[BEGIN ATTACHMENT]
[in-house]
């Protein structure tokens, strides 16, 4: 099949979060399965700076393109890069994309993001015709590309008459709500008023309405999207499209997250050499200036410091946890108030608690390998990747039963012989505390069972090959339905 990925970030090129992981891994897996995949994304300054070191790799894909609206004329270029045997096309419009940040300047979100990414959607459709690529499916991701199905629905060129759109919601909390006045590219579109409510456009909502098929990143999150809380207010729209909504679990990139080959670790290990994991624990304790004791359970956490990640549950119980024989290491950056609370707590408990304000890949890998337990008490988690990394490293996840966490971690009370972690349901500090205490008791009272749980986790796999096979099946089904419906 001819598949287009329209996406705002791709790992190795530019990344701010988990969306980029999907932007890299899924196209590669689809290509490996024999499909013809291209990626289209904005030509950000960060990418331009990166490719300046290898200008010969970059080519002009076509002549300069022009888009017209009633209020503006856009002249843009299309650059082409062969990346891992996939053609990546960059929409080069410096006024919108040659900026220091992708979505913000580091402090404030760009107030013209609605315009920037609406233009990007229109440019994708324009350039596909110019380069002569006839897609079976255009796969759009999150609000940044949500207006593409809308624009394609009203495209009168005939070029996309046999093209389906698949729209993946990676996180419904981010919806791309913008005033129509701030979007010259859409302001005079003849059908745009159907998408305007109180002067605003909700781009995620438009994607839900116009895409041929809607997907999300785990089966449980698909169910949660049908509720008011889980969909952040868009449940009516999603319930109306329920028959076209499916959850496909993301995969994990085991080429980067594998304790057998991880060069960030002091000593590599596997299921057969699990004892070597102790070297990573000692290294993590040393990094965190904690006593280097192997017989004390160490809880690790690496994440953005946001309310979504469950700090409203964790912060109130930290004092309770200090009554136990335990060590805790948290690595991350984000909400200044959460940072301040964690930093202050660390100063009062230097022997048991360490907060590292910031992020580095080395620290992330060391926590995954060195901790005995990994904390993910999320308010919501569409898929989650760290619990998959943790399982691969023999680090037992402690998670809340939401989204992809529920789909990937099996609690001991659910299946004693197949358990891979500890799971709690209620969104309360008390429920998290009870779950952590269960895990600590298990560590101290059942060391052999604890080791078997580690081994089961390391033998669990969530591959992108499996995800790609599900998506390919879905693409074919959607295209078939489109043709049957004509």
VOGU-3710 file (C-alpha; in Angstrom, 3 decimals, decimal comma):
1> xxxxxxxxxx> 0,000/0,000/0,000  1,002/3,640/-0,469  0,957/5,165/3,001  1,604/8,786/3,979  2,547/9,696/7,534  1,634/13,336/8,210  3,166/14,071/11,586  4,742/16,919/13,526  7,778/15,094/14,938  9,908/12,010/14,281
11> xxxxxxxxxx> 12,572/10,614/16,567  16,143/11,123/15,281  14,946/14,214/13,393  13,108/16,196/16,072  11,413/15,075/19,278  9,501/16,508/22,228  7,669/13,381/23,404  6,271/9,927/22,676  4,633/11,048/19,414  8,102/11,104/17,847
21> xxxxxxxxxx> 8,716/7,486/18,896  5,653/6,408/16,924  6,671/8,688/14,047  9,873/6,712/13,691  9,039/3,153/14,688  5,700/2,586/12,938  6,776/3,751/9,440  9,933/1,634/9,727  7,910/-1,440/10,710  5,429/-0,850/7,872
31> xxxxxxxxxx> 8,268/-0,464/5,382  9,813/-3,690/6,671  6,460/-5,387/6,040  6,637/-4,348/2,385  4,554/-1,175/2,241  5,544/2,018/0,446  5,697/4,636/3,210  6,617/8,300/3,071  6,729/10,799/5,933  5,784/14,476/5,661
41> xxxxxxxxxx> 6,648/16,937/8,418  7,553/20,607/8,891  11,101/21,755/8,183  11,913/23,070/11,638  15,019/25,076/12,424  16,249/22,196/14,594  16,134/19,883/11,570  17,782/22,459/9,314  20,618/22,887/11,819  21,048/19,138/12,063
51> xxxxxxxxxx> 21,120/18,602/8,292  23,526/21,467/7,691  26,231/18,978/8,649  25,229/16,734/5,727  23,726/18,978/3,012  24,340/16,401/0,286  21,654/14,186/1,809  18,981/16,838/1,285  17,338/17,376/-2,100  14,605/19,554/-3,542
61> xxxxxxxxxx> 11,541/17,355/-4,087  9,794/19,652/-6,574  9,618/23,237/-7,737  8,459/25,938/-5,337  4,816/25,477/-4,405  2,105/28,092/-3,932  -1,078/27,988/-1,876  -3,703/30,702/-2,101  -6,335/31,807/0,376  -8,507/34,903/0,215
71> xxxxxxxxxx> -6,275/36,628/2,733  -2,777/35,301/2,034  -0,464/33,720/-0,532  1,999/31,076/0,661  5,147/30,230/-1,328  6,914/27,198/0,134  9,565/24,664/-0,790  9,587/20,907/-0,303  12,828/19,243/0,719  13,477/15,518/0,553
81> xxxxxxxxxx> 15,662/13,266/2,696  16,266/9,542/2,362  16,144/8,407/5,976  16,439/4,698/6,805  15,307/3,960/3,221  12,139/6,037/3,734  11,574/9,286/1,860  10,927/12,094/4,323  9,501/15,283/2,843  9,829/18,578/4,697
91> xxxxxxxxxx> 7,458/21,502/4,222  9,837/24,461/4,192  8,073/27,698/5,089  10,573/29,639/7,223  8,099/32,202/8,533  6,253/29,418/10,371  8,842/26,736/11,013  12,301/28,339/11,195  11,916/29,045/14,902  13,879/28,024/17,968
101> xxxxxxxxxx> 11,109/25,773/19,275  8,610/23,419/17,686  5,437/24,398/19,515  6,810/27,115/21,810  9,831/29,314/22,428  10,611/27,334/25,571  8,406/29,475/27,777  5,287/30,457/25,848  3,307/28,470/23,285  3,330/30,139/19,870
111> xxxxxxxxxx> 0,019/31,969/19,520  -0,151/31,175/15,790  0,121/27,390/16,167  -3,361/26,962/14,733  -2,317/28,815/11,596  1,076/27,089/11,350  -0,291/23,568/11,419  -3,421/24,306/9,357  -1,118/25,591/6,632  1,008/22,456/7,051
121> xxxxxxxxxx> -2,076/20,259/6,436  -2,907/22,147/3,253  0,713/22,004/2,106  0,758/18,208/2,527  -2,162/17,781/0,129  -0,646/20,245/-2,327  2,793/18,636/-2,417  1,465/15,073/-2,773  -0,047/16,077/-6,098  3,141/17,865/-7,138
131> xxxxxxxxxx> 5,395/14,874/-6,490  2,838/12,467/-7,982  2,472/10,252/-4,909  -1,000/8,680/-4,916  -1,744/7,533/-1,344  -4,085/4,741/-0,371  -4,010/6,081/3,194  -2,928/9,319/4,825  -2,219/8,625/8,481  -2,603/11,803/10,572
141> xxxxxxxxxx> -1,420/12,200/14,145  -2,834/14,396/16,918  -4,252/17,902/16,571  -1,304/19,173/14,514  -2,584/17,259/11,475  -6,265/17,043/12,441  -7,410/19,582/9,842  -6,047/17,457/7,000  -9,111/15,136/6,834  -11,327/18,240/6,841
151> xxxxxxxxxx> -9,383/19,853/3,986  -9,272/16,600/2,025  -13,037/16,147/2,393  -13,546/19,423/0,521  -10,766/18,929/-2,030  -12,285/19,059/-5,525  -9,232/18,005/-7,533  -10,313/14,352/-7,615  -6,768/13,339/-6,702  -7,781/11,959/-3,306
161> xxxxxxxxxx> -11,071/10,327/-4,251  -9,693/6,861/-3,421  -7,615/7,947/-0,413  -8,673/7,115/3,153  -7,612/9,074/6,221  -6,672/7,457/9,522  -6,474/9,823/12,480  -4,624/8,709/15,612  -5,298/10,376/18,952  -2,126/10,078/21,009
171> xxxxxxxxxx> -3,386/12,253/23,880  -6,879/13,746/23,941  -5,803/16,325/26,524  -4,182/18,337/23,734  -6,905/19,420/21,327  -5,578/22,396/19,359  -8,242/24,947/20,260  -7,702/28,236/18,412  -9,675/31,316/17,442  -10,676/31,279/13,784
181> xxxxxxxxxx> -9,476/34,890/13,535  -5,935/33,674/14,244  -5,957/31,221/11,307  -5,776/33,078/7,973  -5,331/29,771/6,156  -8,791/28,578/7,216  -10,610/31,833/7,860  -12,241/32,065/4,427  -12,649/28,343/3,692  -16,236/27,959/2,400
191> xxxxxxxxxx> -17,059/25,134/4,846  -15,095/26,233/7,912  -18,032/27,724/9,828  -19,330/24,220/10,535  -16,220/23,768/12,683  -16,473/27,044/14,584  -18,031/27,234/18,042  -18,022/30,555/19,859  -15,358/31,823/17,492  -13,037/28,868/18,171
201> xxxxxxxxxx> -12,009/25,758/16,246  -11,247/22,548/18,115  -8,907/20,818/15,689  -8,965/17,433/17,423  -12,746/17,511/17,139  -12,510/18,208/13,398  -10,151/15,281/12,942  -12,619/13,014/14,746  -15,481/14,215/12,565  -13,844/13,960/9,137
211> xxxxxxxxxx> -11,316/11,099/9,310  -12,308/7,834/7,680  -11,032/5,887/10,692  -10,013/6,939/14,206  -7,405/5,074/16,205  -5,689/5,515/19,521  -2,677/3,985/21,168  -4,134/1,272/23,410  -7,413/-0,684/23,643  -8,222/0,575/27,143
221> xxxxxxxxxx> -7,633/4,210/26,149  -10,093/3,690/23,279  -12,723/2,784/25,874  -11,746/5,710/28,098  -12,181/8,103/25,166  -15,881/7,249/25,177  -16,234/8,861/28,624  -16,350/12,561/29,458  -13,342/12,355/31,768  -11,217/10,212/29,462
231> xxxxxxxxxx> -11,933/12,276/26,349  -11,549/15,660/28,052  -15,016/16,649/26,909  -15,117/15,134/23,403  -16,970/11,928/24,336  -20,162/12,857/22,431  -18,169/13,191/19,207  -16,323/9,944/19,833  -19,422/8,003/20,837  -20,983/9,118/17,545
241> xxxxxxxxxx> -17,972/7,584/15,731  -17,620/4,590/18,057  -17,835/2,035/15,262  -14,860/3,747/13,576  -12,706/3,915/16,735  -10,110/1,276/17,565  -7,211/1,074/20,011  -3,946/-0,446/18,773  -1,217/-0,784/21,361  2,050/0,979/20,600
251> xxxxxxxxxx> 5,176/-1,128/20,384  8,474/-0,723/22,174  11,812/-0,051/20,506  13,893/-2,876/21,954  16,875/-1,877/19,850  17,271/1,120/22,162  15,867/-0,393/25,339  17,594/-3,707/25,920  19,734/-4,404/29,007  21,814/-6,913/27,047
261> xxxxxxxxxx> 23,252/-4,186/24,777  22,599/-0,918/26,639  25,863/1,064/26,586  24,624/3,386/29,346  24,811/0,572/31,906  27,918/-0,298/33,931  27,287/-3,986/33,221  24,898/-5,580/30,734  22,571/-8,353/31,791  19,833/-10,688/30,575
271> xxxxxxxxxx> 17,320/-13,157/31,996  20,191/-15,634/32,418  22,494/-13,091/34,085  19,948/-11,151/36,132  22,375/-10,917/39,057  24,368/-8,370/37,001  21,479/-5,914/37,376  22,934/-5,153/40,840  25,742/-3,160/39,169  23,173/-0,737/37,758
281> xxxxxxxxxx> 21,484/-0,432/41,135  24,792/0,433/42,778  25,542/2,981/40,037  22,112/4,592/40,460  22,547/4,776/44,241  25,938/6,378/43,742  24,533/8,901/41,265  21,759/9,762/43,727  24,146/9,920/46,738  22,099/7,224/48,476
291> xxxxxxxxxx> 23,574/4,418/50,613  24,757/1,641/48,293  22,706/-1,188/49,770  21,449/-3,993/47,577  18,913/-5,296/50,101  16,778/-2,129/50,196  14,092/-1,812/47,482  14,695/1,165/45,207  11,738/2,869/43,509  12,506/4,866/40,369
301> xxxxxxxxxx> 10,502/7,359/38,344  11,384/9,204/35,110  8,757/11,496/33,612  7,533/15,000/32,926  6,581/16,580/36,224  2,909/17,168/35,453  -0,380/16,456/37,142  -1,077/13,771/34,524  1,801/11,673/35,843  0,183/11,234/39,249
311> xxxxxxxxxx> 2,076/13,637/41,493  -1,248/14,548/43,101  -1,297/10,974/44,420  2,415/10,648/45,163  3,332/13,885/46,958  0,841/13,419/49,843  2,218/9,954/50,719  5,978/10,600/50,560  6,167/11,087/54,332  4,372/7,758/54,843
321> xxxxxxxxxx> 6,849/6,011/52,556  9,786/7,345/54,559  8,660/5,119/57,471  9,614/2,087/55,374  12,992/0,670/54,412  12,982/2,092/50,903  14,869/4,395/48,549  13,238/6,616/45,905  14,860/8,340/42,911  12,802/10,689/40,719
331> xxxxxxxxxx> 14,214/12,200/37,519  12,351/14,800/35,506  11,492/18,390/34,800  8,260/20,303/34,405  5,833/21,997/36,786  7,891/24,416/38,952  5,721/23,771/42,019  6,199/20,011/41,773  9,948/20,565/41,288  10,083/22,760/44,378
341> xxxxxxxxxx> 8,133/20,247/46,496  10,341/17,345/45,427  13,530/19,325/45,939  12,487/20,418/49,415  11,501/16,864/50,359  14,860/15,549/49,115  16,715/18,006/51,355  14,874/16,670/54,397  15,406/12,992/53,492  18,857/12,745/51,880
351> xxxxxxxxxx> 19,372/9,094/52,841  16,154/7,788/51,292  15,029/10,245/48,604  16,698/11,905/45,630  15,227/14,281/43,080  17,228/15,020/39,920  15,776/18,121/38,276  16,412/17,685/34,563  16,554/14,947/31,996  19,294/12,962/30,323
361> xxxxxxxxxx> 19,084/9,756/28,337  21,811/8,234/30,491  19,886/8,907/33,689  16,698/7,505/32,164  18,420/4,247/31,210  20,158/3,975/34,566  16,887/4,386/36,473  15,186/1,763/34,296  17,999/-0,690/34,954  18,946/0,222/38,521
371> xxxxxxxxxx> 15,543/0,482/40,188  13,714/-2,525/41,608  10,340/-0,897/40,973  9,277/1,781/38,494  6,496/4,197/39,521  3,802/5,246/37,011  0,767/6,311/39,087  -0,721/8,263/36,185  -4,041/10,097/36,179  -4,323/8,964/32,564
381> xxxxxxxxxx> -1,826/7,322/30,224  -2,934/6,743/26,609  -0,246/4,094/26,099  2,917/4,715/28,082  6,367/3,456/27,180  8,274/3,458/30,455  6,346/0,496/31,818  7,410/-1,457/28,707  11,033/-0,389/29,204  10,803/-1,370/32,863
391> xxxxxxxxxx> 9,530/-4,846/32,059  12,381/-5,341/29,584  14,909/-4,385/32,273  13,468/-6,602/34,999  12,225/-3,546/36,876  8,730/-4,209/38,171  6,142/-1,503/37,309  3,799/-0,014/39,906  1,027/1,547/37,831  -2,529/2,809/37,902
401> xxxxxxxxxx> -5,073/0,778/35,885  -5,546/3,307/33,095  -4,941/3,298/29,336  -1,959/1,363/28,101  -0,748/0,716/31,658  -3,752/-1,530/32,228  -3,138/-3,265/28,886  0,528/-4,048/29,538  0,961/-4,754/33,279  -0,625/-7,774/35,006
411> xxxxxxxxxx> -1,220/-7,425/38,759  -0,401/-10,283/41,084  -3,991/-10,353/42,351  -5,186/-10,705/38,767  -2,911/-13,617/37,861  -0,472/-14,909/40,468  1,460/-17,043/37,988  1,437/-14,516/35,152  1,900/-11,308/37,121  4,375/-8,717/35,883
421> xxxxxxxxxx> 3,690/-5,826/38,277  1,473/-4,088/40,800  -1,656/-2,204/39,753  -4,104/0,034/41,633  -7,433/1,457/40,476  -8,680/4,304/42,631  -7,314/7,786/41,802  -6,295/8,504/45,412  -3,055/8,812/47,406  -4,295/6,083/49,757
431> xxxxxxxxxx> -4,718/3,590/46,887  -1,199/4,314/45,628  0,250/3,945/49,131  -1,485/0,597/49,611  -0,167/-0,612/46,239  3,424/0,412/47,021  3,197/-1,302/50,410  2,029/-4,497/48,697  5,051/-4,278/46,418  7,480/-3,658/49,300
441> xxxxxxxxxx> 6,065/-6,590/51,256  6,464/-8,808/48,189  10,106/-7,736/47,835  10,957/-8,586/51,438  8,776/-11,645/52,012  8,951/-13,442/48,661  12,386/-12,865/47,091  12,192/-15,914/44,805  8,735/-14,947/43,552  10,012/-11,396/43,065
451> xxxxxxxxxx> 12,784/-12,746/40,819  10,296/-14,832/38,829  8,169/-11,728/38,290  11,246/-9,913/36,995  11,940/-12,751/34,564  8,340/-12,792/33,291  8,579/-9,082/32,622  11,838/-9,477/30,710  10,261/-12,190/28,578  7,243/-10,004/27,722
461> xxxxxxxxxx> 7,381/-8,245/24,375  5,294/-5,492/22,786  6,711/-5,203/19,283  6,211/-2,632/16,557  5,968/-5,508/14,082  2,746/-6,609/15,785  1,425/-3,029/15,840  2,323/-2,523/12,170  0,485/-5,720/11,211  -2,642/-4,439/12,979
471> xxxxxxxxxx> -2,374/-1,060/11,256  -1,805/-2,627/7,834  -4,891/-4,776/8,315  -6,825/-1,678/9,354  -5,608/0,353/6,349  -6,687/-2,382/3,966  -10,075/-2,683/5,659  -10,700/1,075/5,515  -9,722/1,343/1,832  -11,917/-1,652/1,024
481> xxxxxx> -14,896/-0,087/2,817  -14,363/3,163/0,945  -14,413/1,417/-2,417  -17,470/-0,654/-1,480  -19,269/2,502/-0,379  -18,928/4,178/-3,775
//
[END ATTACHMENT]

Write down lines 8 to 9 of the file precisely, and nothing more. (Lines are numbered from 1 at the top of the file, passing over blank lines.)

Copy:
41> xxxxxxxxxx> 6,648/16,937/8,418  7,553/20,607/8,891  11,101/21,755/8,183  11,913/23,070/11,638  15,019/25,076/12,424  16,249/22,196/14,594  16,134/19,883/11,570  17,782/22,459/9,314  20,618/22,887/11,819  21,048/19,138/12,063
51> xxxxxxxxxx> 21,120/18,602/8,292  23,526/21,467/7,691  26,231/18,978/8,649  25,229/16,734/5,727  23,726/18,978/3,012  24,340/16,401/0,286  21,654/14,186/1,809  18,981/16,838/1,285  17,338/17,376/-2,100  14,605/19,554/-3,542